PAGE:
Statistics deals with gaining information from data. In practice, data often contain some randomness or uncertainty. Statistics handles such data using methods of probability theory.


Statistical science is concerned with the planning of studies, especially with the design of randomized experiments and with the planning of surveys using random sampling. The initial analysis of the data from properly randomized studies often follows the study protocol.

Of course, the data from a randomized study can be analyzed to consider secondary hypotheses or to suggest new ideas. A secondary analysis of the data from a planned study uses tools from data analysis.

Data analysis is divided into:

  • descriptive statistics - the part of statistics that describes data, i.e. summarises the data and their typical properties.
  • inferential statistics - the part of statistics that draws conclusions from data (using some model for the data): For example, inferential statistics involves selecting a model for the data, checking whether the data fulfill the conditions of a particular model, and with quantifying the involved uncertainty (e.g. using confidence intervals).

While the tools of data analysis work best on data from randomized studies, they are also applied to other kinds of data --- for example, from natural experiments and observational studies, in which case the inference is dependent on the model chosen by the statistician, and so subjective.

Mathematical statistics has been inspired by and has extended many procedures in applied statistics.

Statistics, mathematics, and mathematical statistics

Mathematical statistics has substantial overlap with the discipline of statistics. Statistical theorists study and improve statistical procedures with mathematics, and statistical research often raises mathematical questions. Statistical theory relies on probability and decision theory. Mathematicians and statisticians like Gauss, Laplace, and C. S. Peirce used decision theory with probability distributions and loss functions (or utility functions). The decision-theoretic approach to statistical inference was reinvigorated by Abraham Wald and his successors., and makes extensive use of scientific computing, analysis, and optimization; for the design of experiments, statisticians use algebra and combinatorics.

From Yahoo Answers

Question:What is a regular introductory Statistics class like...?? In college.

Answers:Statistics is a mathematical science pertaining to the collection, analysis, interpretation or explanation, and presentation of data. It is applicable to a wide variety of academic disciplines, from the natural and social sciences to the humanities, and to government and business. Statistical methods can be used to summarize or describe a collection of data; this is called descriptive statistics. In addition, patterns in the data may be modeled in a way that accounts for randomness and uncertainty in the observations, and then used to draw inferences about the process or population being studied; this is called inferential statistics. Both descriptive and inferential statistics comprise applied statistics. There is also a discipline called mathematical statistics, which is concerned with the theoretical basis of the subject. The word statistics is also the plural of statistic (singular), which refers to the result of applying a statistical algorithm to a set of data, as in economic statistics, crime statistics, etc.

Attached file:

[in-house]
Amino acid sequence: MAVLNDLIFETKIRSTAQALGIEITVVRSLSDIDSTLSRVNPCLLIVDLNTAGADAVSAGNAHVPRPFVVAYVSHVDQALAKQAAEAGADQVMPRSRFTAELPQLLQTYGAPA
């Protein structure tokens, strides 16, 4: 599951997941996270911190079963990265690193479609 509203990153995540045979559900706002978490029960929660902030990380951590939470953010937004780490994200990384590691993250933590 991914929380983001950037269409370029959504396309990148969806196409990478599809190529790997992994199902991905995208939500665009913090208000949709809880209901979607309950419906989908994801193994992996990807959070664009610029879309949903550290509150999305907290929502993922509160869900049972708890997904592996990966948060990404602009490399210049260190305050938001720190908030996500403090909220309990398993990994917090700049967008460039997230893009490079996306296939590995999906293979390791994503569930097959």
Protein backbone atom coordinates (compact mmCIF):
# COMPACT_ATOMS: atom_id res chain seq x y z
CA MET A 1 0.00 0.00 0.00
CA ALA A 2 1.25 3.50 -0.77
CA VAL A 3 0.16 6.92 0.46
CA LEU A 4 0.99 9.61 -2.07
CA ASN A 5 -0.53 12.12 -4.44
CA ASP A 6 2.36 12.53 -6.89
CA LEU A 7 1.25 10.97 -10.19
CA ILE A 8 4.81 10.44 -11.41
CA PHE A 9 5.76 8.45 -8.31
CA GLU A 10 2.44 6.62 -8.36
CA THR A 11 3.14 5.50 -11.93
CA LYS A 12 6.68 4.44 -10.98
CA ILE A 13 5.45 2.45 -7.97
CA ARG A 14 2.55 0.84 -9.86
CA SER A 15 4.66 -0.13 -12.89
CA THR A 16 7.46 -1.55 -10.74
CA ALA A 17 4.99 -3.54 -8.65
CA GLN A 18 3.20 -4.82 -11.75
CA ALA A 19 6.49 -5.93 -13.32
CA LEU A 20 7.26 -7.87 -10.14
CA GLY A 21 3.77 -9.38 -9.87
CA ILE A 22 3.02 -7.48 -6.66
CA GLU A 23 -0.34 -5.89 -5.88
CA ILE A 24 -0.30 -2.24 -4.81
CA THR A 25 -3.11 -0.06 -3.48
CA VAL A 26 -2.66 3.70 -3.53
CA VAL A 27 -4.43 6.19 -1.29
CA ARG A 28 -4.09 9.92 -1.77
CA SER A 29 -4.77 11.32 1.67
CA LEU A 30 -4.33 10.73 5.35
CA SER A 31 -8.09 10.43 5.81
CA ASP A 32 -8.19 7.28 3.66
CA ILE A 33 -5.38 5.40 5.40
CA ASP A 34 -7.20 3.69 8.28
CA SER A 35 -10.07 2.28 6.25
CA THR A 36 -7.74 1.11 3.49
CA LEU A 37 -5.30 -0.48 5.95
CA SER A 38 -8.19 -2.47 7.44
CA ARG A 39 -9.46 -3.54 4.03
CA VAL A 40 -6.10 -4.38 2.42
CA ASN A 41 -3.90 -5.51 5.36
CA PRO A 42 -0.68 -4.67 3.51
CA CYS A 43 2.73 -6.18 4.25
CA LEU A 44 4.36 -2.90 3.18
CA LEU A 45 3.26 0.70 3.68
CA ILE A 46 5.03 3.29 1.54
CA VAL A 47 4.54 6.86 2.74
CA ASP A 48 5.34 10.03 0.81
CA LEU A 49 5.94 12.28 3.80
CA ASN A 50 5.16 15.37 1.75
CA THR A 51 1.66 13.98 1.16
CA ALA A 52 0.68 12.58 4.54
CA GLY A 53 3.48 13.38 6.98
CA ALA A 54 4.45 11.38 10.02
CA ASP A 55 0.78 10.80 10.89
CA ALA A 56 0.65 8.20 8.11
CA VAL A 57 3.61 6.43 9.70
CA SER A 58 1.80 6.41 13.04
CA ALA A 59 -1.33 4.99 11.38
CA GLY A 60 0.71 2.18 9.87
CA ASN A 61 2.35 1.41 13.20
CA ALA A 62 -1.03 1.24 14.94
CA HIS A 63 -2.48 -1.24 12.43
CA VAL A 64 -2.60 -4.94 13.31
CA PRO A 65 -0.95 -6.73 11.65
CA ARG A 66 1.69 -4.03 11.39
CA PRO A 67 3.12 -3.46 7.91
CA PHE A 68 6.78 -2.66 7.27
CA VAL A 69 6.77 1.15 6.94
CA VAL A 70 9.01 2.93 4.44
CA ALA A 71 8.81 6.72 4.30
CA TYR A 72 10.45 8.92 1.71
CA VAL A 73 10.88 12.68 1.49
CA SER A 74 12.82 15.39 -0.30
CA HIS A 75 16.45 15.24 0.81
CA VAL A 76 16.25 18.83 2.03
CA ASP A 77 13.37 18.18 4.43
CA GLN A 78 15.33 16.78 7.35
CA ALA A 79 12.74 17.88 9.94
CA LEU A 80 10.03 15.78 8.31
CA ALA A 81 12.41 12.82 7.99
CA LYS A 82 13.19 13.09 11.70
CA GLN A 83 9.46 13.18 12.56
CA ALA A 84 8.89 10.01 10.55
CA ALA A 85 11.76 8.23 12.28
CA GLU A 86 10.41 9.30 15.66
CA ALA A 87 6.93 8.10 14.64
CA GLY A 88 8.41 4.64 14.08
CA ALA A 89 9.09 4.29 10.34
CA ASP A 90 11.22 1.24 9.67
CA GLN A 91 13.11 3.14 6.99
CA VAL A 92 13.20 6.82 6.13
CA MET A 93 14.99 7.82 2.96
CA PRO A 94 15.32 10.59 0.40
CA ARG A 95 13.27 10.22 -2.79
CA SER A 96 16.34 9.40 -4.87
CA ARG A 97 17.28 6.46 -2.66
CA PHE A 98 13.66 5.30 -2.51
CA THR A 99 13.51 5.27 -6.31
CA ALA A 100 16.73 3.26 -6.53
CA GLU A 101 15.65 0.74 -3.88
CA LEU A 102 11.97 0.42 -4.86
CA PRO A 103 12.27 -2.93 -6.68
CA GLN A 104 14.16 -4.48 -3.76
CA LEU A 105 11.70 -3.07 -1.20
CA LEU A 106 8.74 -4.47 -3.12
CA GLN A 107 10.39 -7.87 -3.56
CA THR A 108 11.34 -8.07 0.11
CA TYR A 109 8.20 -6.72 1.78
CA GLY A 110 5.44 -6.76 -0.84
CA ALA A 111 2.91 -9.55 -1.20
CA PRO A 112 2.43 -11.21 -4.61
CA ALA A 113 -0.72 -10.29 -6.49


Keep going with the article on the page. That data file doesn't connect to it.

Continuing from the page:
Answers:one advantage is that it is a quick and easy way to get a number that is representative of a set of numbers a disadvatage can exist if the set of numbers is not evenly distributed (eg. 1,2,3,4,5,9999 the mean would be close to 1700 but would that be representative). for this reason salaries often use median.

Question:Anybody with a background in inferential statistics and the behavioral sciences--I am getting stuck here. Thank you for your help.

Answers:"The advantage of a histogram is that it shows the shape of the distribution for a large set of data; however the original data cannot be retrieved from a histogram." That was a direct quote from the following web document:


Answers:To elaborate further, your mode does tell you what the most common value in your data is, but, like the median, it's a somewhat arbitrary value. For example, take the data set 1,2,2,3,7. Both the mode and the median are 2, and the mean is 3. Now take the data set 1,2,2,25,50. Again, the mode and the median are both 2, but the mean is now 16. Now, say that second data set represents the number of shark attacks that have happened in the past 5 years off the coast of a beachfront property you're thinking about buying. I'd much rather know the mean number of shark attacks, not the mode or the median, wouldn't you?

From Youtube

Descriptive Statistics :Descriptive Statistics

Descriptive Statistics Part 1 :Video prepared for students enrolled in SCED 421L at NEIU Summer IB session.